U.S. Secretary of State Colin Powell’s presence at an upcoming conference on anti-Semitism is expected to bring more attention to a growing international problem.
Jewish leaders believe Powell’s addition to the U.S. delegation to the Berlin conference of the Organization for Security and Cooperation in Europe on April 28-29 will cause European nations to ratchet up their own participation. Leaders believe there will be more foreign ministers in attendance, and more international media attention.
“Everyone hopes that all the other countries will send someone of his stature to represent them,” said Ed Koch, the former New York City mayor who will lead the U.S. delegation. “We are very grateful.”
Jewish groups also are gratified that a coalition of civil rights leaders — including black, Latino and women’s rights officials — will travel to Berlin as a sign of solidarity and to educate European leaders on tools and methods for combating discrimination.
Relations between black and Jewish leaders have been strained since the 2001 U.N. Conference Against Racism in Durban, South Africa. Jewish leaders sought to limit the U.S. presence there because of the threat of anti-Israel actions.
But Julie Fernandez, senior policy analyst and special counsel for the Leadership Conference on Civil Rights, said civil rights groups saw international anti-Semitism firsthand in Durban, and wanted to show that combating anti-Semitism is part of the civil rights agenda.
“This is an opportunity for the civil rights community to speak out against something that has been part of our agenda all along,” she said, noting that Jewish groups have been part of her organization since its inception.
Powell is expected to address the conference and meet with other leaders of the diplomatic “Quartet” — the United States, European Union, United Nations and Russia — that crafted the “road map” for resolving the Israeli-Palestinian conflict.
The anti-Semitism conference is drawing a broad range of American officials. In addition to the 13-member official delegation, several American Jewish leaders who attended the OSCE’s first anti-Semitism conference in Vienna last year have been appointed as “public advisers” this year, after an outcry when they were left off the list.
Participants are hoping European countries will enact anti-bias legislation and create law enforcement training mechanisms. They also are seeking better record-keeping of anti-Semitic crimes.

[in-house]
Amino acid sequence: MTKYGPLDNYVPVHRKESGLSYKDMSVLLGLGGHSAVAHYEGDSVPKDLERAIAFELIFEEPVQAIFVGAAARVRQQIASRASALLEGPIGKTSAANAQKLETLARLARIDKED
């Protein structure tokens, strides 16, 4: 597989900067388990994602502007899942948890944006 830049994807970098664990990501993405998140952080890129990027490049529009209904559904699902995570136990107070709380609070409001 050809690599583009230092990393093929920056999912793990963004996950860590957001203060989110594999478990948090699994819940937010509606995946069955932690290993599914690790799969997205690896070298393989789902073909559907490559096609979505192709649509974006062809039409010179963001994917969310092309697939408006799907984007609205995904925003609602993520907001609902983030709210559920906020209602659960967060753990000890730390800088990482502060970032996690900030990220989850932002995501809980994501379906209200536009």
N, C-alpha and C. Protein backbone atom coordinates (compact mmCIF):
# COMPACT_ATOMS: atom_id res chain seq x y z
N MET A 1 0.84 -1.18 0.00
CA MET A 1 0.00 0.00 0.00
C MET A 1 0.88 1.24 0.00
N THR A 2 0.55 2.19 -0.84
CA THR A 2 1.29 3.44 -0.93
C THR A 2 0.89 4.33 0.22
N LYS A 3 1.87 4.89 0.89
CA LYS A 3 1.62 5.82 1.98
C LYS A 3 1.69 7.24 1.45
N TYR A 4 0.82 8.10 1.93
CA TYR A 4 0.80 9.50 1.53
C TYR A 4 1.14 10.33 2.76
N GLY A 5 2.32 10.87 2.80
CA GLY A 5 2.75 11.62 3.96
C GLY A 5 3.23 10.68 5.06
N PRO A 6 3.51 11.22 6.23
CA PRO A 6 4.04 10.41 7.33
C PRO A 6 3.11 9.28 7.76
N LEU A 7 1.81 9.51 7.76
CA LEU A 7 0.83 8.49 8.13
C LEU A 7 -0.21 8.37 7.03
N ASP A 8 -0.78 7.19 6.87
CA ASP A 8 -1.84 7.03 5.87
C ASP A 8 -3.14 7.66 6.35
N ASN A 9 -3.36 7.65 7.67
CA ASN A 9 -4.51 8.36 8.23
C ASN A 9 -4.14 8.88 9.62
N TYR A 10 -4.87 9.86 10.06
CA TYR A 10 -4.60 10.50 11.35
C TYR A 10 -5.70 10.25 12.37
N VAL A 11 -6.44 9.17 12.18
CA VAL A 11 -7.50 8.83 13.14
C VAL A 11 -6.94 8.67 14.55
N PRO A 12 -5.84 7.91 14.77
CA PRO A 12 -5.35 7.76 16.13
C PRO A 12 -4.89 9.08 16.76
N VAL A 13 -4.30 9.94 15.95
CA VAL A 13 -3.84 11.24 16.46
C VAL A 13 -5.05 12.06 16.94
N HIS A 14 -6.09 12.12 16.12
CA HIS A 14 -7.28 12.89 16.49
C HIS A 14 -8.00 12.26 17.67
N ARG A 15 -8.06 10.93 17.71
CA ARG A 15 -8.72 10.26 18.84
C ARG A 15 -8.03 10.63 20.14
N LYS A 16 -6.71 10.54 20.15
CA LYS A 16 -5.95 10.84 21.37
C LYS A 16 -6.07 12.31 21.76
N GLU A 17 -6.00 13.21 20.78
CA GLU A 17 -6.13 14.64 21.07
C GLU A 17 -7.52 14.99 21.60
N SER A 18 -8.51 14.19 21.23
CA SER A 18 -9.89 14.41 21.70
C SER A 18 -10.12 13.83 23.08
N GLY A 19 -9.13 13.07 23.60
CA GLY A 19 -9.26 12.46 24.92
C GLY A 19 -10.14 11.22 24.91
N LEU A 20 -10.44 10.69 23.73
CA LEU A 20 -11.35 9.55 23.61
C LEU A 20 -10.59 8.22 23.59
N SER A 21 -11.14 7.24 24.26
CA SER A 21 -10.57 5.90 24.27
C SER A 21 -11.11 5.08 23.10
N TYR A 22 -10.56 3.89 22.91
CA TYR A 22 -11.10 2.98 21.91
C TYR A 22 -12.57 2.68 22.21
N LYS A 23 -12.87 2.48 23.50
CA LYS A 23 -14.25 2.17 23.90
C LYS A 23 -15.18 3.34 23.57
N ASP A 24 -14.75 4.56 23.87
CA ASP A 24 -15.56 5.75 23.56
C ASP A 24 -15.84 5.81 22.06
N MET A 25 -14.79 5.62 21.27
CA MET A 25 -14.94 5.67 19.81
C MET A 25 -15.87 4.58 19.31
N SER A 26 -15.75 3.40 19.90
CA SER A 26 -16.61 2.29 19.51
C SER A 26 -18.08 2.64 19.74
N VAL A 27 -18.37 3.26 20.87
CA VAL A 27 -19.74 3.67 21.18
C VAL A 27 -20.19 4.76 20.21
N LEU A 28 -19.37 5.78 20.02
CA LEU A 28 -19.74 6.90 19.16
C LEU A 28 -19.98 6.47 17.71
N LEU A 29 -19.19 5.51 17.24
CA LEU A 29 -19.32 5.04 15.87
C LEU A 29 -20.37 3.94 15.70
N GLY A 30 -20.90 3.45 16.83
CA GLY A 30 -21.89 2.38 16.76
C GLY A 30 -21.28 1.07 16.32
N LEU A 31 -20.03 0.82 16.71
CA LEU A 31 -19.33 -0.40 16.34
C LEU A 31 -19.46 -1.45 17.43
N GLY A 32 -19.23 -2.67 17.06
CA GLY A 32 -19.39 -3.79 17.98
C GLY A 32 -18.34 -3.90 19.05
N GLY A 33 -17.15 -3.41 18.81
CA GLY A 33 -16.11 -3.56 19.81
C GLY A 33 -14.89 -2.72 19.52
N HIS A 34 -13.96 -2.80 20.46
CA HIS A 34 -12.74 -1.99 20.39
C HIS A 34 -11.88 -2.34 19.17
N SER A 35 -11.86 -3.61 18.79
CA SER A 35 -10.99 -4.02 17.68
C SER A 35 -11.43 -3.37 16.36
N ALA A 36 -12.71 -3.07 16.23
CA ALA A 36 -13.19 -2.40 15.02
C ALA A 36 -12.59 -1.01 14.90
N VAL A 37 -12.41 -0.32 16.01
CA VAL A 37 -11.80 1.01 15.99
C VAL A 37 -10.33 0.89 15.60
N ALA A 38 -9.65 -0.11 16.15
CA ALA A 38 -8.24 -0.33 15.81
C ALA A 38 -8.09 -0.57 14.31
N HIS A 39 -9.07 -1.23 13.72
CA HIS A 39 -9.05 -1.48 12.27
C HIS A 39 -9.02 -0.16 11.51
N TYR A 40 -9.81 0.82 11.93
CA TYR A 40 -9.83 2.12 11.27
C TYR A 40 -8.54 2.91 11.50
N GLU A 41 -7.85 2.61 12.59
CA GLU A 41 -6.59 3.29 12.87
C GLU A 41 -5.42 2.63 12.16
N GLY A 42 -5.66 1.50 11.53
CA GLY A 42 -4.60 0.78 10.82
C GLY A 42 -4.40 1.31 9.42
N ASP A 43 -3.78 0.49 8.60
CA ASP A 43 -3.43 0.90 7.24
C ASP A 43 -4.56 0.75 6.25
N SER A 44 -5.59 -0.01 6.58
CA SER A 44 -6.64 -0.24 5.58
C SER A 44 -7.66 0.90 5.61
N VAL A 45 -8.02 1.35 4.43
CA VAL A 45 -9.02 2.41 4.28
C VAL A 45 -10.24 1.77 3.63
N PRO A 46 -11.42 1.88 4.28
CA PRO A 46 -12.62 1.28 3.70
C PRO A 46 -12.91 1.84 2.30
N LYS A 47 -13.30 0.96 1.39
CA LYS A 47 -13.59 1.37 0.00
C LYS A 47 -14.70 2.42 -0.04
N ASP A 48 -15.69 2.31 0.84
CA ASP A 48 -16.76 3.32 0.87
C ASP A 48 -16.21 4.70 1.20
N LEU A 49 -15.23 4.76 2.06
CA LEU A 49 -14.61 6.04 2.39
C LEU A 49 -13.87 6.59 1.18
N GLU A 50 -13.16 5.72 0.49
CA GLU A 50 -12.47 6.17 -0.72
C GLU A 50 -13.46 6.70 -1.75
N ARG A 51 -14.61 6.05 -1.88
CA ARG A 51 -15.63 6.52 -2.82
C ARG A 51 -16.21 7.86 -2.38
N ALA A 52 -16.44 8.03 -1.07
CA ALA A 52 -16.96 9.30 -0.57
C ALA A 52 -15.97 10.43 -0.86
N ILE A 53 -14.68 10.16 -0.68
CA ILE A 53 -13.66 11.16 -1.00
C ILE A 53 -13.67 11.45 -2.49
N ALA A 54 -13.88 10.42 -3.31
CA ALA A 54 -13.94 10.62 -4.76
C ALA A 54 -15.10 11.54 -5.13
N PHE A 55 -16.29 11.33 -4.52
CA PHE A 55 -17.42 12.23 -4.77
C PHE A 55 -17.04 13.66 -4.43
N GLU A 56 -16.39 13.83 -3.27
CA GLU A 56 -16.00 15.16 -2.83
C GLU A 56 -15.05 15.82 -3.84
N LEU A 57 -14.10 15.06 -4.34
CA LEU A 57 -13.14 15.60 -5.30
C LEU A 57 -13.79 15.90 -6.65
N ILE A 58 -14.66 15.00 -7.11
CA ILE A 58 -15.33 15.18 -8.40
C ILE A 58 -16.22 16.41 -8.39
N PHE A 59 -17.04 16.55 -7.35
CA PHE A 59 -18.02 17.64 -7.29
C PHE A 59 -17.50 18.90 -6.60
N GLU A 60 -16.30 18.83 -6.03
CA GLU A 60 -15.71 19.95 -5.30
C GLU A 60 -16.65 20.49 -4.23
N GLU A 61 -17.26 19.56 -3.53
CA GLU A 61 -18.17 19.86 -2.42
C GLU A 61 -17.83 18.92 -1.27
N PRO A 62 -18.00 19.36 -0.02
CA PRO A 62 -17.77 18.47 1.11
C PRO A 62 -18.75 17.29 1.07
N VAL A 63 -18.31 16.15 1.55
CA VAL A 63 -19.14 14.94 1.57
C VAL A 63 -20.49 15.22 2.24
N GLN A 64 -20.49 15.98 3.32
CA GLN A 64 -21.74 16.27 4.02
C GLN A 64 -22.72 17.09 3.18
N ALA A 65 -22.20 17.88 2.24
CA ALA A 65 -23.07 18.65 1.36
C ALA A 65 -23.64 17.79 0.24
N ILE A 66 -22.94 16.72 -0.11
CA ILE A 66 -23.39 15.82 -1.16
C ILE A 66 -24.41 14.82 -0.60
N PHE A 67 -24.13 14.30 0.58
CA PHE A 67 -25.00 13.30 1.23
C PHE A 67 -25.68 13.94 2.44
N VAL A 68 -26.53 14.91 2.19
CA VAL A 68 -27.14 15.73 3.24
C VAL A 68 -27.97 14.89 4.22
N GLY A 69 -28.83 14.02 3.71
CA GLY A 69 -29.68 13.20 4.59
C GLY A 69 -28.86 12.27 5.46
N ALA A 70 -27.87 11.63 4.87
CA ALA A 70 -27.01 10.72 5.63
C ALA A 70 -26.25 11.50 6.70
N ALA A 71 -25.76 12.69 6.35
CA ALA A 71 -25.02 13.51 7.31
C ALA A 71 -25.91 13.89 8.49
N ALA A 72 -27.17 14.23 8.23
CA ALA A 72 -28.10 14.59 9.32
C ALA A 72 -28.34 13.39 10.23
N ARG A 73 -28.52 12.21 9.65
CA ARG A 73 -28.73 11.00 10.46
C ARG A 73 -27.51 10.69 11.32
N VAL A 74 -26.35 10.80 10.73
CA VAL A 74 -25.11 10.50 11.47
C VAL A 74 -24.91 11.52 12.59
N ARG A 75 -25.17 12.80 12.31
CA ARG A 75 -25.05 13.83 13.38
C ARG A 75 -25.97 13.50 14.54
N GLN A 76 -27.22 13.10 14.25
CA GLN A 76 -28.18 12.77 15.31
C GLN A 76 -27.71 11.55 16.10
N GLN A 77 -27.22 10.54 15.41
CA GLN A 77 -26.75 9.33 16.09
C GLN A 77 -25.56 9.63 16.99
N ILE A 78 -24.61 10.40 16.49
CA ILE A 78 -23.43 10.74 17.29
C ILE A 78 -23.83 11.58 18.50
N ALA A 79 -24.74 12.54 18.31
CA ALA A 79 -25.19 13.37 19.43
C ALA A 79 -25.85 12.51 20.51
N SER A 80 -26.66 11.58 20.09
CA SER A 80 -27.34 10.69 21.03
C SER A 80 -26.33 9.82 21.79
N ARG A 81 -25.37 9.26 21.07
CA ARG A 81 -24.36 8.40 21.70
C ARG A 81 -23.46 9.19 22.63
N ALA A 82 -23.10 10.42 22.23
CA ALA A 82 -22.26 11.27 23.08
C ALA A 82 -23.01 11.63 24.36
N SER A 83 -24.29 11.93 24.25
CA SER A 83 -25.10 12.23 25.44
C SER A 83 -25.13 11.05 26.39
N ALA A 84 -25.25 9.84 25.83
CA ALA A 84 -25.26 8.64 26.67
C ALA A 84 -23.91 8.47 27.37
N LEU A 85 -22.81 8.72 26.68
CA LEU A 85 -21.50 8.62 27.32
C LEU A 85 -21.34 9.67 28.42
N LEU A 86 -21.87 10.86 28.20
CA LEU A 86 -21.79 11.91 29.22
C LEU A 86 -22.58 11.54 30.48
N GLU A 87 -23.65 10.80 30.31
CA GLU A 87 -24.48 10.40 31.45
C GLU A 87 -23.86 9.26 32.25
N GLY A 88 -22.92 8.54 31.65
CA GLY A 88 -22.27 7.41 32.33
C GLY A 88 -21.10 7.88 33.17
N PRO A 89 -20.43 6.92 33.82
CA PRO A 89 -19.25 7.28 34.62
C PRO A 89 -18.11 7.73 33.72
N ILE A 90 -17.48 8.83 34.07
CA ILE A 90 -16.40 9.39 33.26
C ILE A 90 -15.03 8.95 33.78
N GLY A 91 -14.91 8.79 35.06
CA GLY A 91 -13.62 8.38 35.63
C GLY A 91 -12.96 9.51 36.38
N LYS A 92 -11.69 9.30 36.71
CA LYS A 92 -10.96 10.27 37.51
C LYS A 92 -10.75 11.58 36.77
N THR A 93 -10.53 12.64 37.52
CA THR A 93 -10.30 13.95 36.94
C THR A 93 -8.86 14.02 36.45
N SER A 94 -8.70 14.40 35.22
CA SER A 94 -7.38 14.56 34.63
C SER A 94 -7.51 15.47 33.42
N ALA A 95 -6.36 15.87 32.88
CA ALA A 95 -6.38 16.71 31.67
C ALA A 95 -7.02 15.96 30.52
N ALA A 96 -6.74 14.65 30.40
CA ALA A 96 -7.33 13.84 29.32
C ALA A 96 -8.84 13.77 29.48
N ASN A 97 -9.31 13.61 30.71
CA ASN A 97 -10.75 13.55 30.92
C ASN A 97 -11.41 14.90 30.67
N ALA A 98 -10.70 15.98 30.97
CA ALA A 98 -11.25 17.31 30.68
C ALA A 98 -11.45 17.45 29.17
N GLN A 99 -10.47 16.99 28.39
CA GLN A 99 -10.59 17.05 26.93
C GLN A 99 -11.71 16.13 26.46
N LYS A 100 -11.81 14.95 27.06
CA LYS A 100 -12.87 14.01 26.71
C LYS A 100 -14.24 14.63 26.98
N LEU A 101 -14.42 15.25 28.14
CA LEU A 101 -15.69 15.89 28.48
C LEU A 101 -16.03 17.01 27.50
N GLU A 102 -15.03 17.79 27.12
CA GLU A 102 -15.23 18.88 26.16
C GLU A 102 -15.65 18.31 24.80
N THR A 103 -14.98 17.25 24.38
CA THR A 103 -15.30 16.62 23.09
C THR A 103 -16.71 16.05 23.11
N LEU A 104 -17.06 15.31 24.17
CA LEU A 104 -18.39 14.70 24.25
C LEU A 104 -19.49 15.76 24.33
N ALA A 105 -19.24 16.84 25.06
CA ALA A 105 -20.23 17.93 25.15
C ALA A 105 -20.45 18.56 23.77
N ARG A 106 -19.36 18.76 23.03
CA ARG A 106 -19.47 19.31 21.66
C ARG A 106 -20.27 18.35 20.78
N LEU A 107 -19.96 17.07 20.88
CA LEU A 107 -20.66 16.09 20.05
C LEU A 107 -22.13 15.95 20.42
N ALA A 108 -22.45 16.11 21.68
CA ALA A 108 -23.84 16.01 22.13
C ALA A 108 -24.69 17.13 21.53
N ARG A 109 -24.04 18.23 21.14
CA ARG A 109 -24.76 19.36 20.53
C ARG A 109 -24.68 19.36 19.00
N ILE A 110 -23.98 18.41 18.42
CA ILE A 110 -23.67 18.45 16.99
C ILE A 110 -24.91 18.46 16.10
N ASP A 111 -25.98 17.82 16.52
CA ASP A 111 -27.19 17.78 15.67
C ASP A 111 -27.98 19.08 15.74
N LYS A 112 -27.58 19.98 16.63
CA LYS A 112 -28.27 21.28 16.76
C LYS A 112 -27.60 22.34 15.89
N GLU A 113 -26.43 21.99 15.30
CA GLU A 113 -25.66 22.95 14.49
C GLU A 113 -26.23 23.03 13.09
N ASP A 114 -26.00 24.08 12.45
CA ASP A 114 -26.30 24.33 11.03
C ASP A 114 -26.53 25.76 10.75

Betty Ehrenberg, director of international and communal affairs for the Orthodox Union and a member of the U.S. delegation, said she thinks European countries, seeking favor from the United States, would be more likely to embrace these reforms because of Powell’s presence.
“I think it shows the world that the United States is really serious about how anti-Semitism is dealt with and that we’re not merely paying lip service to this issue,” she said. “Countries will feel much more obligated to take some concrete steps.”
Some in the Jewish community had been concerned that the composition of the delegation and its leadership was not sufficiently high-level and would send a signal that the administration wasn’t very interested in the issue. While the U.S. delegation was led by a former New York City mayor, the German delegation was to be led by Foreign Minister Joschka Fischer, and German President Johannes Rau was slated to give the opening address.
Others were angered that the White House didn’t include many of the Jewish leaders who had attended the first Vienna conference and had been working on the issue at home. The Bush administration said it wanted to rotate its appointments, though some speculated that Koch and others were being rewarded for their vocal support of the president.
Koch said he believes he has the same standing as former New York City mayor Rudolph Giuliani, who led last year’s delegation to Vienna.
“I have fought anti-Semitism all my adult life,” Koch said, adding that he didn’t lobby for the position of delegation leader.
The Archive of the Jewish Telegraphic Agency includes articles published from 1923 to 2008. Archive stories reflect the journalistic standards and practices of the time they were published.